Our concern is that adding this additional step of sorting and weighing tires by type will make the unloading process less efficient and add significant costs to the operation. We also believe that this will present an opportunity for unscrupulous operators to gain a cost advantage over competitors by skipping this step and simply assigning weights by a formula as opposed to actually counting and weighing each type of tire. A similar situation occurs today where Processors do not count off-loaded tires as they are required to do under OTS procedures.

We therefore respectfully request that the MOECC modify the proposed regulation and require participants to report the total number of each tire type collected as well as the total aggregate weight of all tires delivered to a Processor as opposed to being required to weigh inbound tires by type.

3)Tire Collection Amounts

As currently proposed in the Regulation, Producers will be required to collect a minimum amount of tires each calendar year. This minimum amount will be calculated using a formula that takes the average weight of tires supplied into the Ontario market three, four and five years previously and multiplies that number by a factor of 0.85 to account for the tread wear difference between new and used tires.

The problem with this approach is that real world conditions in the used tire industry are not linear as represented by this formula. For example as a test, if one calculated the total minimum passenger and light truck (PLT) tire obligation for all Producers in 2016 using OTS data you would end up with a target of 82,952 tonnes. In actuality however, during 2016 haulers delivered 90,036 tonnes to Ontario processors, which represents an 8.5% difference. If Producers were only obligated to collect and process 82,952 tonnes of these tires that potentially could have resulted in 7,084 tonnes of PLT tires, or 708,400 tires remaining uncollected throughout the province.

A similar problem presents itself if we look at medium truck (MT) tires. The MT target for 2016 would have been 31,921 tonnes of tires. Actual collections for the year though were 34,155 tonnes according to OTS data. This is a difference of 2,234 tonnes, or 44,680 MT tires that potentially may not have been collected.

We don’t want a situation where Producers achieve their target by October, for illustration purposes, and then stop the collection and processing activities they have been doing earlier in the year.

We see that the draft regulation is proposing to allow that ‘producers’ would be able to carry over to the next year any excess tires collected in the current year, up to a maximum of 5% (by weight) of their collection requirement to meet the standard in the following year. This provision is intended to reward successful performance without promoting the storage of excess tires for future years. The draft regulation provides few details on how this allowance would practically work. Emterra Tire Recycling has concerns if this allowance creates real world issues where collectors and processors are not compensated for tires that will need to be collected and processed later in the year.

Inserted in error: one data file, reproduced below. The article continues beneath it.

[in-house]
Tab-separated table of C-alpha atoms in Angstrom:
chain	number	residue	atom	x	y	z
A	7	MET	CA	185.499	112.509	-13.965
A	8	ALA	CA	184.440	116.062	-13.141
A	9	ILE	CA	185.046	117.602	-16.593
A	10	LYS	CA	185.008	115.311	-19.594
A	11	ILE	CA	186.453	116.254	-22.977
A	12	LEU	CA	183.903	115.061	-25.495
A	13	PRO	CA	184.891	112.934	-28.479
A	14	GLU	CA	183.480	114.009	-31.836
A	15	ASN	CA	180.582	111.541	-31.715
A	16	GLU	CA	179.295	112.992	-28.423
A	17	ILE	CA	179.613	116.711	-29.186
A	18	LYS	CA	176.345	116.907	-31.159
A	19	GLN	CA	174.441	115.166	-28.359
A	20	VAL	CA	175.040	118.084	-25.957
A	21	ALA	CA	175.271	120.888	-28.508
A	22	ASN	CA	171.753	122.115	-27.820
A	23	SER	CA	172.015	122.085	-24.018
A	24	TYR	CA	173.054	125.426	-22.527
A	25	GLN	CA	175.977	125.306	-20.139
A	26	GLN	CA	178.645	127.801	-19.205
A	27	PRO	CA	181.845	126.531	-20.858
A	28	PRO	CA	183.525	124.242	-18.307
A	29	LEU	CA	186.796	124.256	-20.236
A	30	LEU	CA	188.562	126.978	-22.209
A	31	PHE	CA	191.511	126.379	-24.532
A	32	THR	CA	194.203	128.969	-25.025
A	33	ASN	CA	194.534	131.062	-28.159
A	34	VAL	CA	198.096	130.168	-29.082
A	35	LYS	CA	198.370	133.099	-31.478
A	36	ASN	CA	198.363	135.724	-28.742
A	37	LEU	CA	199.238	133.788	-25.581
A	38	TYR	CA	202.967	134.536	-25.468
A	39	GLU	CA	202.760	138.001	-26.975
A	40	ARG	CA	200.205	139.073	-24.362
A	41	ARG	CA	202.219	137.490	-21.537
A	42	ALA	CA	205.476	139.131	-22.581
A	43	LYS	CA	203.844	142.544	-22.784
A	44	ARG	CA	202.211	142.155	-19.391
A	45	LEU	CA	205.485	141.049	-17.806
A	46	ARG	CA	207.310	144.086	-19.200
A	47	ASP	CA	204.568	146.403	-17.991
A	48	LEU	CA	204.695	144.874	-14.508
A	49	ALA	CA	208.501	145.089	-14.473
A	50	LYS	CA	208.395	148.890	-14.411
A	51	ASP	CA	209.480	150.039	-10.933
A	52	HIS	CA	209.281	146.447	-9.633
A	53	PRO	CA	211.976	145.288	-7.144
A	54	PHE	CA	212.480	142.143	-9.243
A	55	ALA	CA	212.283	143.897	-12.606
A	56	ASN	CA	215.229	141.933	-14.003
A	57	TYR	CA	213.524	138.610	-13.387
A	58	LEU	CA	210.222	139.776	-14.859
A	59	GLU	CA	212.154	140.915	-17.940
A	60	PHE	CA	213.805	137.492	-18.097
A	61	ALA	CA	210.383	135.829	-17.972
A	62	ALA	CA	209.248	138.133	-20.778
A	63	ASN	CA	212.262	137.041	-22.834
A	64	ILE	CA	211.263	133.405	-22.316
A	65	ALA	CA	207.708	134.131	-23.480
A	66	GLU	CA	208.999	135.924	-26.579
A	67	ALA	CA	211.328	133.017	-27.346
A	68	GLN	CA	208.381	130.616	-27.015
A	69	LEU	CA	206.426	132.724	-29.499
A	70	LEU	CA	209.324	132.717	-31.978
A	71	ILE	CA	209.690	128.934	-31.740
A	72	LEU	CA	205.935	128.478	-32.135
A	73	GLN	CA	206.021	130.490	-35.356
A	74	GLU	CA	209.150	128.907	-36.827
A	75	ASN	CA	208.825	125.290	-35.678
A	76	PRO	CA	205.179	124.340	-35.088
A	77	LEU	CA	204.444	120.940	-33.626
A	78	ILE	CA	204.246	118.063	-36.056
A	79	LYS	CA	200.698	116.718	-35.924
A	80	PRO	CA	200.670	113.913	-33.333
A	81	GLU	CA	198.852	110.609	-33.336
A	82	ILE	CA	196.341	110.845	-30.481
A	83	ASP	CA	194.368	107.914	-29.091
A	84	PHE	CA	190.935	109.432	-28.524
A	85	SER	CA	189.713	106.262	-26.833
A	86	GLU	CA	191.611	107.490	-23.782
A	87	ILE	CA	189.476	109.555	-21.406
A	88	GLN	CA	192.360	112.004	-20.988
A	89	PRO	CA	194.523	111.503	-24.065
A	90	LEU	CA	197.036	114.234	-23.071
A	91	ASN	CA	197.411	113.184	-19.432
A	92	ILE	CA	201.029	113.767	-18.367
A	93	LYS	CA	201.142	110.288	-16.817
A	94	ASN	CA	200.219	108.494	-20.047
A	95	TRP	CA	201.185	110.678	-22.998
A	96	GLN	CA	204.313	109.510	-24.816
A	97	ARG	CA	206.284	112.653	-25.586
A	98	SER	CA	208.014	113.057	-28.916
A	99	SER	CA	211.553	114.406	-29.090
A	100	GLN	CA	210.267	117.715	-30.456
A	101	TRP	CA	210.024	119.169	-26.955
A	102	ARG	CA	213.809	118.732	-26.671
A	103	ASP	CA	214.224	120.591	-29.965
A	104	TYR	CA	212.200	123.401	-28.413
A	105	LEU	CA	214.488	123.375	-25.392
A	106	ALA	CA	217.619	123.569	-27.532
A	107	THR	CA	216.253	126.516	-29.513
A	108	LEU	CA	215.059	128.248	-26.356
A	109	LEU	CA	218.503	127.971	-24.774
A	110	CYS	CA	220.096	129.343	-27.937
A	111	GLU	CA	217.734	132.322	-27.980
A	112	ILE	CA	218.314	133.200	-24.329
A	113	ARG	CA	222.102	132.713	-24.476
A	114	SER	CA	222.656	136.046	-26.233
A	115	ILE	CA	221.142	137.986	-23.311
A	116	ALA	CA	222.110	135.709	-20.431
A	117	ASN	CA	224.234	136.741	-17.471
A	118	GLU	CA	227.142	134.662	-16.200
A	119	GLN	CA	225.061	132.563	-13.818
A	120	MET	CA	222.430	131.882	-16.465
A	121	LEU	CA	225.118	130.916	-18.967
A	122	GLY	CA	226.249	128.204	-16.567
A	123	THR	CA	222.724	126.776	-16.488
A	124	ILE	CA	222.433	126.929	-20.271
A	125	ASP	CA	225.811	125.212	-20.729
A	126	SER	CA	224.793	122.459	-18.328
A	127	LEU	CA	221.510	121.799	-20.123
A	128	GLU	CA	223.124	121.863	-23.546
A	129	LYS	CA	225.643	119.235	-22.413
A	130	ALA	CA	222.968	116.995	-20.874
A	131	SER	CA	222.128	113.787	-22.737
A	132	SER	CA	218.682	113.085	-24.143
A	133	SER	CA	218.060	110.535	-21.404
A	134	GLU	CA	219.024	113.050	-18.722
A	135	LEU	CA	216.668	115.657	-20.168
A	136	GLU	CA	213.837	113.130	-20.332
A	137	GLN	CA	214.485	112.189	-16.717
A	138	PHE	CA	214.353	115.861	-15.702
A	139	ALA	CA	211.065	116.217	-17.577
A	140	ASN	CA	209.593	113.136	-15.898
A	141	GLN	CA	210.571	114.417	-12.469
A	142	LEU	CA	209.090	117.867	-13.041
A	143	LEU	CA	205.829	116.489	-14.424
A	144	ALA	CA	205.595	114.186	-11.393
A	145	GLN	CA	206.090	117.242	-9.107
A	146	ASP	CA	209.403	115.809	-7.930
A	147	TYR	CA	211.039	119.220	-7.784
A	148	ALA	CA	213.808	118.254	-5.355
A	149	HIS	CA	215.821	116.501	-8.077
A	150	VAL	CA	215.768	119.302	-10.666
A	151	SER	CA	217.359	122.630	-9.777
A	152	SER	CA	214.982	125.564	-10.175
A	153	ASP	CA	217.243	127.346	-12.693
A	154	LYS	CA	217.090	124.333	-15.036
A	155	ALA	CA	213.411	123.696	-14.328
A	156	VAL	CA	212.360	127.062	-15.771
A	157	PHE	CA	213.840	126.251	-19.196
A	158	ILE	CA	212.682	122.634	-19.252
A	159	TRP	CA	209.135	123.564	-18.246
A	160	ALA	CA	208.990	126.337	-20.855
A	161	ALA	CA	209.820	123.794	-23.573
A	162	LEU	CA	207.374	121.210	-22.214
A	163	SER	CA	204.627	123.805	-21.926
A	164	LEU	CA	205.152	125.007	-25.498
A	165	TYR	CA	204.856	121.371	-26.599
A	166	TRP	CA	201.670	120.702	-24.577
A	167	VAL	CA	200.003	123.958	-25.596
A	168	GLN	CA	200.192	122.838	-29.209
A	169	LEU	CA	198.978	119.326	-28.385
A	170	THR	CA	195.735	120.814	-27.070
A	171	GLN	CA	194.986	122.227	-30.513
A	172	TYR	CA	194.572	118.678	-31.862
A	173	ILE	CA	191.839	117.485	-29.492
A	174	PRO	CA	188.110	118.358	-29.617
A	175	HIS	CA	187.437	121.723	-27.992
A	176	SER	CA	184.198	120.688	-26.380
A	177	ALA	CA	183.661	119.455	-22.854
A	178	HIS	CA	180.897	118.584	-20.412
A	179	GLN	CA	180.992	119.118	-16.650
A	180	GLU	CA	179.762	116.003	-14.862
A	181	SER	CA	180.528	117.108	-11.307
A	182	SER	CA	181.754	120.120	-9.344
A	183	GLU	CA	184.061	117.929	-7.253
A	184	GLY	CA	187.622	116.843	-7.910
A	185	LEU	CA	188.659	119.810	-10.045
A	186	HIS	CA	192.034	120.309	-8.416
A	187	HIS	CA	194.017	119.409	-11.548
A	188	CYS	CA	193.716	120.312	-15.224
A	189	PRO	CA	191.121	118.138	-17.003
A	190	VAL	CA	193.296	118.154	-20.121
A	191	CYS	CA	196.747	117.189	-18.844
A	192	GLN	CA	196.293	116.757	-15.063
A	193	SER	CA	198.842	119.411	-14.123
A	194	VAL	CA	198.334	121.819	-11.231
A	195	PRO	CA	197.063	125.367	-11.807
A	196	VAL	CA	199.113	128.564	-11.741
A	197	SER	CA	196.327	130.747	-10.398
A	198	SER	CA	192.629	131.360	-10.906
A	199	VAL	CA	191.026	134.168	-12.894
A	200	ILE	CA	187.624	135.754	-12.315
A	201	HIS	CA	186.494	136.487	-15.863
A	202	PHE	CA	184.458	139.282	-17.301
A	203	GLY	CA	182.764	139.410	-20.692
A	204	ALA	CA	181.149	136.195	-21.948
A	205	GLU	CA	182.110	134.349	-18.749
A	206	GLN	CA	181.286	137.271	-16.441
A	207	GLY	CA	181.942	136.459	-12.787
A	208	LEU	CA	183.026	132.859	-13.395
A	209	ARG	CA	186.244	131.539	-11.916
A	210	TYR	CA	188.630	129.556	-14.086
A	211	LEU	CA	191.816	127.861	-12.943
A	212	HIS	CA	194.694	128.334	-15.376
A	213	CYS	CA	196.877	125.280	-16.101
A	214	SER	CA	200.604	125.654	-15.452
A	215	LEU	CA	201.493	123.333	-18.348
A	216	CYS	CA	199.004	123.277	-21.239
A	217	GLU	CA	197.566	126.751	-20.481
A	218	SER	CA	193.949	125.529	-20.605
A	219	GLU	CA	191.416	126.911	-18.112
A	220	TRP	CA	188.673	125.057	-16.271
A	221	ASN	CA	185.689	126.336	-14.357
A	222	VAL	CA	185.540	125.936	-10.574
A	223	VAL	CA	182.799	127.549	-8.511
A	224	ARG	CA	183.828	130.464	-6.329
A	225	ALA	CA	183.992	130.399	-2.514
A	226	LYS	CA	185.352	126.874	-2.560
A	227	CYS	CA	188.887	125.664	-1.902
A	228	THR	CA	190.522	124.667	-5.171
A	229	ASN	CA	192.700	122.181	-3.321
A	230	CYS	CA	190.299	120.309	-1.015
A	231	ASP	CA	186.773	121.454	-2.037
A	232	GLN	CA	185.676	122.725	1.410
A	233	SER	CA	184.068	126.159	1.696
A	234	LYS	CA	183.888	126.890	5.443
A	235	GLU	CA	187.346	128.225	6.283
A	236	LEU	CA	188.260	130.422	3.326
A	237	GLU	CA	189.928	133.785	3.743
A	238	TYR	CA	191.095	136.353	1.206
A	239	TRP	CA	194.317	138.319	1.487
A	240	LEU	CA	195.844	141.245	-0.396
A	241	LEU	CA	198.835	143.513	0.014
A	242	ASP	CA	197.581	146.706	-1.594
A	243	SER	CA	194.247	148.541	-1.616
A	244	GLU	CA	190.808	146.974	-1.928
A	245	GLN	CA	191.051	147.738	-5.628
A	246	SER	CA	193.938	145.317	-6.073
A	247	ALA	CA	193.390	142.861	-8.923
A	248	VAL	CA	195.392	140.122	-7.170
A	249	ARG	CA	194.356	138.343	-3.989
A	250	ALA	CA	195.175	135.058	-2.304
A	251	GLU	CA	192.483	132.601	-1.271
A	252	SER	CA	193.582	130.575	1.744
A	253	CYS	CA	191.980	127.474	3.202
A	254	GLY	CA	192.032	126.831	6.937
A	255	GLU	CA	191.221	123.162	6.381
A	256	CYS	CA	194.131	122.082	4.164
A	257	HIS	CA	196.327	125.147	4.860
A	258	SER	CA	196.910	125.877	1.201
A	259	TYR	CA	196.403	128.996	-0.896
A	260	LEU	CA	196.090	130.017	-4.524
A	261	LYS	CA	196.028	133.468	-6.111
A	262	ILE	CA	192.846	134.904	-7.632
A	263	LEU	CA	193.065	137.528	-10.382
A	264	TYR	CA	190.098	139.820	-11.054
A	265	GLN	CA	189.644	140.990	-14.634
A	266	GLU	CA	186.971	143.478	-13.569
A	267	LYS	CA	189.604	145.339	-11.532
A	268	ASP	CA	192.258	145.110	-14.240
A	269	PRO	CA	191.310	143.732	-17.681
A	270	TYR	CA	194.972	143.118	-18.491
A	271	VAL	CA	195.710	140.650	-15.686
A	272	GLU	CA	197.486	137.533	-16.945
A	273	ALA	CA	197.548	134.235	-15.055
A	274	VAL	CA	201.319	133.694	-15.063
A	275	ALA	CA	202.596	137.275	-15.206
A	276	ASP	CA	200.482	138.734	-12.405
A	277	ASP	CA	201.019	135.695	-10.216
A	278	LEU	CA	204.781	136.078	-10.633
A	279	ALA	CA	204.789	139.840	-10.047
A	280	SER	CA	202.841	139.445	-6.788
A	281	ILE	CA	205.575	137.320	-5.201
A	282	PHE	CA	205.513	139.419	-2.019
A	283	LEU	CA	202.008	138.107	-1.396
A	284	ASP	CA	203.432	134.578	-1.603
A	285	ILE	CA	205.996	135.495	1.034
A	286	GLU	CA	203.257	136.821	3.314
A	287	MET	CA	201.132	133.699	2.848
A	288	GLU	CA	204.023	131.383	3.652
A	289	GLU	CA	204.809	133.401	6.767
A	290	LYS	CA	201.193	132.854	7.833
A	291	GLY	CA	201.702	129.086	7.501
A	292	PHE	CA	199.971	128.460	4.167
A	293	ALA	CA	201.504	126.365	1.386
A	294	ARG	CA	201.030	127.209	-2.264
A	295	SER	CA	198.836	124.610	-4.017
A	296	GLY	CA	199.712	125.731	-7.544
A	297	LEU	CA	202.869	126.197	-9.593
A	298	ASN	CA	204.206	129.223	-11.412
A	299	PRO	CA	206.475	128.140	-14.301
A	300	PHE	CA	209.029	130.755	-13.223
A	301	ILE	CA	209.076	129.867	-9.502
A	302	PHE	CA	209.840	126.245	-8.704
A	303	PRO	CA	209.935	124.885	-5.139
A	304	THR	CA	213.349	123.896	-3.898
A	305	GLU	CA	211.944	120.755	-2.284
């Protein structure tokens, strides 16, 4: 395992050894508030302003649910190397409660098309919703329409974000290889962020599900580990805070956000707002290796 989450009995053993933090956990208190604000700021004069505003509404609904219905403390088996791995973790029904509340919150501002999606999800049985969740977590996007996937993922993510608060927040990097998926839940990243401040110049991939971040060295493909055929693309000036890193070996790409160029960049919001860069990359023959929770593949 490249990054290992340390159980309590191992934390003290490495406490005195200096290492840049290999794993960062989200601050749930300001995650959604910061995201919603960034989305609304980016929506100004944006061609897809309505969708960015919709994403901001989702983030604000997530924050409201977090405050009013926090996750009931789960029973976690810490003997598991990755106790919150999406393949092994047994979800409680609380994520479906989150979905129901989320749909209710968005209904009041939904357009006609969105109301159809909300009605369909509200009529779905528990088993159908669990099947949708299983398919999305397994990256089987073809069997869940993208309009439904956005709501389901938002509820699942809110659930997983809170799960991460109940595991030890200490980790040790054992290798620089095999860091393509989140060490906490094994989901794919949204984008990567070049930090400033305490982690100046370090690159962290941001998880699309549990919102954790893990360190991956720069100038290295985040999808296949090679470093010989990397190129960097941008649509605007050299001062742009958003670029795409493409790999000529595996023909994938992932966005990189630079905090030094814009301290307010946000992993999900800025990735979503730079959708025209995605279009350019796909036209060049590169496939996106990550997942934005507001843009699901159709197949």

To deal with this significant issue we would suggest that the MOECC consider obligating Producers to collect and process up to ten percent more tonnes of tires than the fixed formula requires. Such an initiative would help ensure that there are no new tire storage piles created within the province of Ontario.

4)Tire Processing Requirements

As it is currently written Section 9.1 (iii) requires that at least eighty-five percent of the weight of tires processed by a tire processor be used in the manufacture of new products, packaging, or other things. Section 9.2(i) and (ii) further note that processed materials that are land disposed, incinerated, or used as fuel or a fuel supplement cannot be included as part of the eighty-five percent. Unfortunately at this time there are no generally acceptable/commercial diversion opportunities for the fibre in Ontario. This material is either disposed in landfill or used as an alternate fuel.

Given that the ratio of fibre to crumb rubber production can vary widely between plants depending on the number of PLT tires the plant regularly processes versus the number of MT tires, we suggest that a reasonable recovery requirement would be 80% as opposed to 85%, especially at the start of the program. PLT tires contain large amounts of fibre versus MT tires, which contain virtually none. Therefore, a plant processing large amounts of MT tires would have little or no fibre while others processing primarily PLT type tires would generate large amounts.

In addition to fibre, all crumb rubber manufacturing plants in Ontario generate four to five percent of in-process waste. This is caused when there is a break down on a line and partially processed product has to be removed from the equipment before the line can be repaired or restarted.

One final point is that due to variances in tire types processed, crumb rubber, steel and fibre sales / shipments and other variables we would suggest that the percentages of fibre, wastes, crumb and other products should be calculated over a period of several years as opposed to months for the sake of accuracy.

5)Tire Export Requirements

We respectfully suggest that the MOECC not allow tires that are exported to jurisdictions that allow incineration or landfilling to be included in the 85 per cent of the weight of tires collected in a year requirement for Producers. Therefore, tires would have to remain within Ontario to be counted towards a Producer’s targets.

In our opinion, it will be impossible for a Producer with even the most diligent audit team to determine in a foreign nation or even US state whether tires from Ontario were actually turned into crumb rubber, packaging or new things, for example, and sold for manufacturing, or just shredded and sold for TDF. Especially if the foreign operator already has a crumb stream and a TDF stream running through its plant, it will be impossible for an auditor to determine which tires went where. This will become especially difficult if the tires changed hands between the Ontario generator and the foreign processor.


Emterra Tire Recycling is supportive of the principles and direction of the draft regulation. We believe the comments above reflect our commitment to ensure that the first Regulation under the RRCEA achieves the desired objectives. If you have any clarifications or questions regarding our comments, please don’t hesitate to contact us


[Original Comment ID: 212205]